The History of the Weighing Scales
The modern weighing balance as we know it today at Precisa is an extremely high-tech device, providing precise measurements of up to the nearest 0.0001g, with built in touch screens and internet connectivity resulting in the most efficient, accurate and reliable measurements. However, this has not always been the case. The art of measurement has been a skill that has set the human race apart from other species since the medieval times and has been essential for understanding how the world around us works and the functioning of society. This article will explore the history of the weighing scales, looking back to its origins and how it has developed over the millennia to become the instrument we know today.
The most ancient relics of a weighing scales have been discovered in the Indus River Valley, near present day Pakistan, dating back to around 2,000 B.C. As trade developed during the ancient times, merchants developed a need to assess the value of goods such as crops, clothing and gold, in order to barter for their goods. The early devices used a simple, yet effective, system which relied on balancing goods. They consisted of two plates attached to an overhead beam which was fixed on a central pole. Measurements were taken by placing the measured object on one plate and weight stones on the other, until an equilibrium was reached. Archaeologists have discovered these uniform, polished stone cubes in early settlements.
Furthermore, in certain civilisations such as among the Egyptians, where scales can be traced to around 1878 BC, weighing balances had strong symbolic and spiritual significance. These murals depict the balance used by the Egyptian God Anubis to weigh the hearts of the deceased when deciding which are worthy of entering heaven.
In China, the earliest weighing balance excavated was made of wood and used bronze masses. It was found in a tomb dating back to the 3rd to 4th century BC in Mount Zuojiagong near Changsha, Hunan.
When the Romans invaded Britain, stone weights were replaced with more accurate metal weights and a system of measurement was imposed to eliminate dishonest weighing practices by the merchants. The image below on the left shows the weights cabinet at the Museum of Naples, depicting the types of metal scales used during the Roman times, and on the right is a Roman carving showing a butcher with his weighing scales behind him. These practices first enabled the commodities market and the wheels of industry that we know today.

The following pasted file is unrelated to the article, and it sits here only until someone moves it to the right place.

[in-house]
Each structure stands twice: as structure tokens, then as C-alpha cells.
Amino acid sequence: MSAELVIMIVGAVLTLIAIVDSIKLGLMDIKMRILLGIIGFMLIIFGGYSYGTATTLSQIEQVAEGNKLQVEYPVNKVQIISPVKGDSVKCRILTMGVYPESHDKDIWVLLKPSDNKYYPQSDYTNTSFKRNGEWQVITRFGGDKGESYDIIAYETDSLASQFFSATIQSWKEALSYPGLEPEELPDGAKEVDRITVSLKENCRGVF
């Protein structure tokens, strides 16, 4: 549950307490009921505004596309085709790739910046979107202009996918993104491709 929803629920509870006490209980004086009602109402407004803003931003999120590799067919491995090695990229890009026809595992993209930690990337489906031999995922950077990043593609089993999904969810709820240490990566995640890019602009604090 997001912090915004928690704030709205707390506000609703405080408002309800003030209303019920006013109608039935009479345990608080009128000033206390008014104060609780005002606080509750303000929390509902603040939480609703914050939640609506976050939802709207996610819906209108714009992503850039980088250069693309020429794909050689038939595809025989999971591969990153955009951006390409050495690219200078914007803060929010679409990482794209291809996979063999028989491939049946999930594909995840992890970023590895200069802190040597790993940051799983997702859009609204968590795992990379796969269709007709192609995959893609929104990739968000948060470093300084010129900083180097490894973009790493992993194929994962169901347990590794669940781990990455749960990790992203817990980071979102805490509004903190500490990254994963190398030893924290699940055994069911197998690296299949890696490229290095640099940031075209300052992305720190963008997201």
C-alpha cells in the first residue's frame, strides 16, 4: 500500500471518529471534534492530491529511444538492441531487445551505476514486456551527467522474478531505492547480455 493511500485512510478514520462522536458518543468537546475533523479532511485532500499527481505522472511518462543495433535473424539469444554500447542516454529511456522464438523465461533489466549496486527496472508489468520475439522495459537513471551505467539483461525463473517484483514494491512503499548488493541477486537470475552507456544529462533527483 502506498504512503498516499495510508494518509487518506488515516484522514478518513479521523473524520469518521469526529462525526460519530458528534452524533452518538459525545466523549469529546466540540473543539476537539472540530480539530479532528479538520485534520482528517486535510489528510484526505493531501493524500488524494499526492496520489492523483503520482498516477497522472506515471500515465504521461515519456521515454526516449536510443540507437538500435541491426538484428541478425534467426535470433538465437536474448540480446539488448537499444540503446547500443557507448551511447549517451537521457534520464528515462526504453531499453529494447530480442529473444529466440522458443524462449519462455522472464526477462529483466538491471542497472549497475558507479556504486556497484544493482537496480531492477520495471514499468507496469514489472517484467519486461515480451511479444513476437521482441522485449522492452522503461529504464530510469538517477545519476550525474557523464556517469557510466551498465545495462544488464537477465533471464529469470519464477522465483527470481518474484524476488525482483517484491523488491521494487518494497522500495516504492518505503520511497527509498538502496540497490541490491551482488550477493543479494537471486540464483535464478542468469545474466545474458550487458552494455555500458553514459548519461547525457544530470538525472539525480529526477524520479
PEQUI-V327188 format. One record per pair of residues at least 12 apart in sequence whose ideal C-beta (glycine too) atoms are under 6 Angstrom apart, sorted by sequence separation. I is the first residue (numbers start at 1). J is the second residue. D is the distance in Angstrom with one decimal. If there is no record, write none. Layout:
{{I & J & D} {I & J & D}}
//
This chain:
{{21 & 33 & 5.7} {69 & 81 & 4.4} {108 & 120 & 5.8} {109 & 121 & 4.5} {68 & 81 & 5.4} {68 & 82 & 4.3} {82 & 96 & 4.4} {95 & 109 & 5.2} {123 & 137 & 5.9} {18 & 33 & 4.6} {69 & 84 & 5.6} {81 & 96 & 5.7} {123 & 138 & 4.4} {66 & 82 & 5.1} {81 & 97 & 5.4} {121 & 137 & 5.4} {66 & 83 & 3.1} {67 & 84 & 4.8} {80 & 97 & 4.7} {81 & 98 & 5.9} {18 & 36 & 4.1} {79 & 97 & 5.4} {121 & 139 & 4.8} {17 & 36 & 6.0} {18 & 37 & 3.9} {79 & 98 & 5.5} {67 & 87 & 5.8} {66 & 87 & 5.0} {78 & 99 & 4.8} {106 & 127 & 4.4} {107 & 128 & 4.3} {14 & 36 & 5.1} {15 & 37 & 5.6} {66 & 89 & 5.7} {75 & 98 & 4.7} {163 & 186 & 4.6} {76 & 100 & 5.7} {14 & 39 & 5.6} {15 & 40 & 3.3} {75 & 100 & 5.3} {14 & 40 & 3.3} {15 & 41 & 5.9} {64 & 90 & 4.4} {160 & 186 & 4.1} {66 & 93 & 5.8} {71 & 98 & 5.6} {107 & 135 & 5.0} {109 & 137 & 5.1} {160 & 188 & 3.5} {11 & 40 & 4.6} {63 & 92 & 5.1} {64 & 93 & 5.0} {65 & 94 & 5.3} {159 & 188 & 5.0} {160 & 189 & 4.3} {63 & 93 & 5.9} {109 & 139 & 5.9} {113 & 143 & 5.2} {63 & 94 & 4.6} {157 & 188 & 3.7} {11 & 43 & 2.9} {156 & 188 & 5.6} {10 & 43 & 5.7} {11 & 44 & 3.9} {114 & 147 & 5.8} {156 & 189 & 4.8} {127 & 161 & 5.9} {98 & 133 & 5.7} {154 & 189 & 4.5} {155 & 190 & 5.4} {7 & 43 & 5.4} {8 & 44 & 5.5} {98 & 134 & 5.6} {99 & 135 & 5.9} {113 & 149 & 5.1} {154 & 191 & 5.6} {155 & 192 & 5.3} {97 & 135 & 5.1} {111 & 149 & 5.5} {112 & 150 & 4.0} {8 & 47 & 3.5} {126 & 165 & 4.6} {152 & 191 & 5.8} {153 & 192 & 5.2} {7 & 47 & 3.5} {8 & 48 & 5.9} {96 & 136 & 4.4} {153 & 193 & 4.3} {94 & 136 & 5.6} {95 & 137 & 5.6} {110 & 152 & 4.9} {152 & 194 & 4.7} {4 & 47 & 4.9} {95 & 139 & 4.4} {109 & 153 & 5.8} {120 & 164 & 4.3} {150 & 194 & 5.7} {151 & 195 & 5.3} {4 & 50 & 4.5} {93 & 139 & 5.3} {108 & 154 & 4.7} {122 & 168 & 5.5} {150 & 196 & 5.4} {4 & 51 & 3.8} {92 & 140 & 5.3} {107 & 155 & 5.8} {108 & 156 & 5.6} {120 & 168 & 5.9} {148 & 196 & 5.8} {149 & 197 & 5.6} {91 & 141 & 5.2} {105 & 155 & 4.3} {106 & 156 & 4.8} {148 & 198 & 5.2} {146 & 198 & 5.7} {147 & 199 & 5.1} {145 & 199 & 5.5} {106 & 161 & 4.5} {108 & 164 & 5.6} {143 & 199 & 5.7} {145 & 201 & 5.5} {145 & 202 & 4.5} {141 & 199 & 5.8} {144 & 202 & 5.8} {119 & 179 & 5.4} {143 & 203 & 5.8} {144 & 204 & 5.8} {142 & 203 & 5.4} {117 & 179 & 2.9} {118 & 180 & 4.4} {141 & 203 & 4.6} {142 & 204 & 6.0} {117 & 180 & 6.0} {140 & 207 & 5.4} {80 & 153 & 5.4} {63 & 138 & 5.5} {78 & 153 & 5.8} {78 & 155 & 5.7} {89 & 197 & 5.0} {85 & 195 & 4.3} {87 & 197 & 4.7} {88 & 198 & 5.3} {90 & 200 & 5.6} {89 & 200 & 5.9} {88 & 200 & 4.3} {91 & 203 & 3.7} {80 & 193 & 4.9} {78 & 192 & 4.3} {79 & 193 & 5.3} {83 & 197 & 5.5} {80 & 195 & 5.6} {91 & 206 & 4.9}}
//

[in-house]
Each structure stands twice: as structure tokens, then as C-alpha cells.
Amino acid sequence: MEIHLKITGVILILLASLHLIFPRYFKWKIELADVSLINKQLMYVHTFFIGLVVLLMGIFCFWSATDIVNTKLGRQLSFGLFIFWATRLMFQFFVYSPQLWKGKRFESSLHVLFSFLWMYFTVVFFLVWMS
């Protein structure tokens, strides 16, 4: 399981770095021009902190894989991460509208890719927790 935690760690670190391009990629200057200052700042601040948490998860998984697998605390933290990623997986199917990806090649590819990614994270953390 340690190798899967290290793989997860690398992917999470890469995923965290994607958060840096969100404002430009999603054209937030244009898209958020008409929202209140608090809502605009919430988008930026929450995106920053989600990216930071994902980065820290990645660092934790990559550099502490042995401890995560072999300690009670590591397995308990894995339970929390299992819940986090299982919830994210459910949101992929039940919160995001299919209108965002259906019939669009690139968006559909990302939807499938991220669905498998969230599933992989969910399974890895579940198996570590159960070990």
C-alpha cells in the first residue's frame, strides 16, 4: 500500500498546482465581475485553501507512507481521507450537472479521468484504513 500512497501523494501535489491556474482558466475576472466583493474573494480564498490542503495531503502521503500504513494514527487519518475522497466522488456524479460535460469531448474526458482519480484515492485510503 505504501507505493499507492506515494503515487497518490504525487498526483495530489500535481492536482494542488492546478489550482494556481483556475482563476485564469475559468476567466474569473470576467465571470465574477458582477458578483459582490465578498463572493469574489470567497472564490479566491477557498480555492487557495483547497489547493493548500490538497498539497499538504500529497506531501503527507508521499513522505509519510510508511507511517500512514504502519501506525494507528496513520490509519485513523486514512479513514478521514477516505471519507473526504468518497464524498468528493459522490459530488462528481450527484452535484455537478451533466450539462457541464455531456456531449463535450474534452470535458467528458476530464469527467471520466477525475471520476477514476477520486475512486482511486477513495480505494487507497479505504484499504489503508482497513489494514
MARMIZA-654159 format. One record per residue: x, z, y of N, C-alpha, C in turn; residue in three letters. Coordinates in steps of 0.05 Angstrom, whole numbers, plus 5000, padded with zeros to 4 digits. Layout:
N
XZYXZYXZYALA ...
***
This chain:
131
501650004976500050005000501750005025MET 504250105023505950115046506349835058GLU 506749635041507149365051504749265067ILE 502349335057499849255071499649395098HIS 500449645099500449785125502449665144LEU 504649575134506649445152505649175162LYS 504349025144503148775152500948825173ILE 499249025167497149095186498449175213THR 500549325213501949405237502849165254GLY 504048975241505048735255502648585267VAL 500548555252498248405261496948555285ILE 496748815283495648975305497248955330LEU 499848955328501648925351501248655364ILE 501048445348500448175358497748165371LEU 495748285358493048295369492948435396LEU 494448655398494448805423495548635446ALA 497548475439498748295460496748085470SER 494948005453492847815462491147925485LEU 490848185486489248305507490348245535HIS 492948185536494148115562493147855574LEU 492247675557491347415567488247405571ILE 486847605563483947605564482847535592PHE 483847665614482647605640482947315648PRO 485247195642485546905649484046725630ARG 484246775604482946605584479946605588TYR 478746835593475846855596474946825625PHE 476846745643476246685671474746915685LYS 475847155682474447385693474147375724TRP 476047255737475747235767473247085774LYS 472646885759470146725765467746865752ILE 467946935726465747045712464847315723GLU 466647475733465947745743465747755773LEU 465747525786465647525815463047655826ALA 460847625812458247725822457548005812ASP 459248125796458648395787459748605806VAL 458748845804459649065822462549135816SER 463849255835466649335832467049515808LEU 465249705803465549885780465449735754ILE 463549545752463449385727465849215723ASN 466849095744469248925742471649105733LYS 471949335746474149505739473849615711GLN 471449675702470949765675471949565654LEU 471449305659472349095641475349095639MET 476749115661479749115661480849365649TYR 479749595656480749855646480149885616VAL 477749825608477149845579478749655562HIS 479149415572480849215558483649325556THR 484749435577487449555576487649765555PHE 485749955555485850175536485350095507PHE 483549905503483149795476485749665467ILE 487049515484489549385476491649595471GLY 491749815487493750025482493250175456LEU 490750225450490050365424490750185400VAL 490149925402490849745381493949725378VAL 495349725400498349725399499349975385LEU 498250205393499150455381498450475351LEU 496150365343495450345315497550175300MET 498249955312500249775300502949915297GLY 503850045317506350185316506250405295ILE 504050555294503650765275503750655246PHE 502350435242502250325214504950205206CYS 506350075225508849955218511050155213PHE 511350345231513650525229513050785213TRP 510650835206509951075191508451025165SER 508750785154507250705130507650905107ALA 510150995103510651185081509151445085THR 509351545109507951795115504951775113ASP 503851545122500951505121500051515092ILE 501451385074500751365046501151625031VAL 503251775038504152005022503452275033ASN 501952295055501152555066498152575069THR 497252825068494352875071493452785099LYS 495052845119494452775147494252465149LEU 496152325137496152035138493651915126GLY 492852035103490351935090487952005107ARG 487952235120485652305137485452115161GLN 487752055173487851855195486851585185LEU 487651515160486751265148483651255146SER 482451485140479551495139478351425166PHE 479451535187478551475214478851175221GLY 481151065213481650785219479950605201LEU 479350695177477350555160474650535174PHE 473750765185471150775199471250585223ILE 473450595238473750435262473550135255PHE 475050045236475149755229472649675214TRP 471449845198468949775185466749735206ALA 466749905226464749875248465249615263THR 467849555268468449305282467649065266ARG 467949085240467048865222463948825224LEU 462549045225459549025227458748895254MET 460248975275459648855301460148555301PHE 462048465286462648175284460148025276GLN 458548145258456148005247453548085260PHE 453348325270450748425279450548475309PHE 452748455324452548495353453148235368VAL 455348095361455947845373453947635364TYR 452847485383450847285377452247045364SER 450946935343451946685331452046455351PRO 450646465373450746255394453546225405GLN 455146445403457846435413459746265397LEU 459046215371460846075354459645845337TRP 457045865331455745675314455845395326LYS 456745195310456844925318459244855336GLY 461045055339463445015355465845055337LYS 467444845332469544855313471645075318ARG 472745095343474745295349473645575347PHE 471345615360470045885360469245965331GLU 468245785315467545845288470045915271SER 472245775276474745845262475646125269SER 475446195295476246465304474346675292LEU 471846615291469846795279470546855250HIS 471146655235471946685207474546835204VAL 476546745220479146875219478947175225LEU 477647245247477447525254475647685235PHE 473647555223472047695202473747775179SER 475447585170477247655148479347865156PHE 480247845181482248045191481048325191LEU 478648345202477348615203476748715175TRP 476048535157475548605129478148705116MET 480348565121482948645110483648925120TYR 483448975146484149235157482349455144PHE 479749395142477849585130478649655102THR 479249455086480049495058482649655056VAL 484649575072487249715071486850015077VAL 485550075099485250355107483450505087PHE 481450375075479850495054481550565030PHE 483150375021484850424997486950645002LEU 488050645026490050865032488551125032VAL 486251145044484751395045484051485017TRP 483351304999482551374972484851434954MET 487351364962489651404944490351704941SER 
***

This system could be accurate but was also easily cheated, with the most famous example of a rigged weighing balance being when Celt Chieftain Brennus captured Rome in around 390 BC and demanded a ransom of 1,000 pounds of gold, for which he was accused of using fixed weights. Traders would often carry their own inaccurate weights to work in their favour, which led to the need for a more accurate system, and the standardisation of weights was a preoccupation of governments throughout this period. A number of scale varieties each boasting advantages and improvements over one another appear throughout recorded history, with inventors such as Leonardo da Vinci lending a personal hand in their development.
Despite this, until the seventeenth century AD, the advances in weighing scale design and development were essentially all variations of the balance scale. A more precise method of weighing did not arise until the late 17th Century, when the industrial revolution was beginning to bring major technological improvements. Following the invention of the spring scale by British balance-maker Richard Salter, in around 1770, the weighing balance no longer relied on counter weights. The spring scale used the effects of gravity to calculate weight, as defined in Hooke’s Law which determines the displacement of force on the spring. It works by measuring the pressure exerted on a spring to deduce the weight of an object. The scientific plausibility of spring scales led to them becoming the most commonly used form of commercial and domestic scale and they are still commonplace today due to their low cost.
In the past century, the recent development of the modern digital weighing balance has seen a shift from generalised weight calculation to the ability to precisely measure weight down to a molecular level. Unlike spring-based scales, the accuracy of a digital balance is not affected by variations in the local gravitational field. They use electrical resistance to detect variations of conductivity according to the pressure put on the scale. The creation of the first digital scale remains unclear, but in 1980 Richard Loshbough and Edward Pryor were the first to request a patent for their digital scale.
An analytical balance is a class of balance designed to measure small mass in the sub-milligram range, which works by measuring the force needed to counter the mass being measured. The first single-pan analytical balance which most closely resembles those found in laboratories today was first manufactured in 1945. However, the furthest advancements in weighing balances that we have seen to date relate to the integration of advanced touch screens and the ‘Internet of Things’ (IoT) enabling many more advanced balances to be connected to the Internet, greatly assisting the analysis of data.
Precisa’s Modern Weighing Balances
Thanks to these historical developments, Precisa has been manufacturing balances since 1935, producing a state-of the-art product range which reflects traditional Swiss characteristics such as precision, quality and reliability.
We produce a wide range of Analytical and Precision balances which measure to a high degree of precision and are ideal for use across a wide range of industries. A Precisa Analytical Balance is highly sensitive, with a readability of up to 0.0001g, whilst a precision balance measures to the nearest 0.001g.
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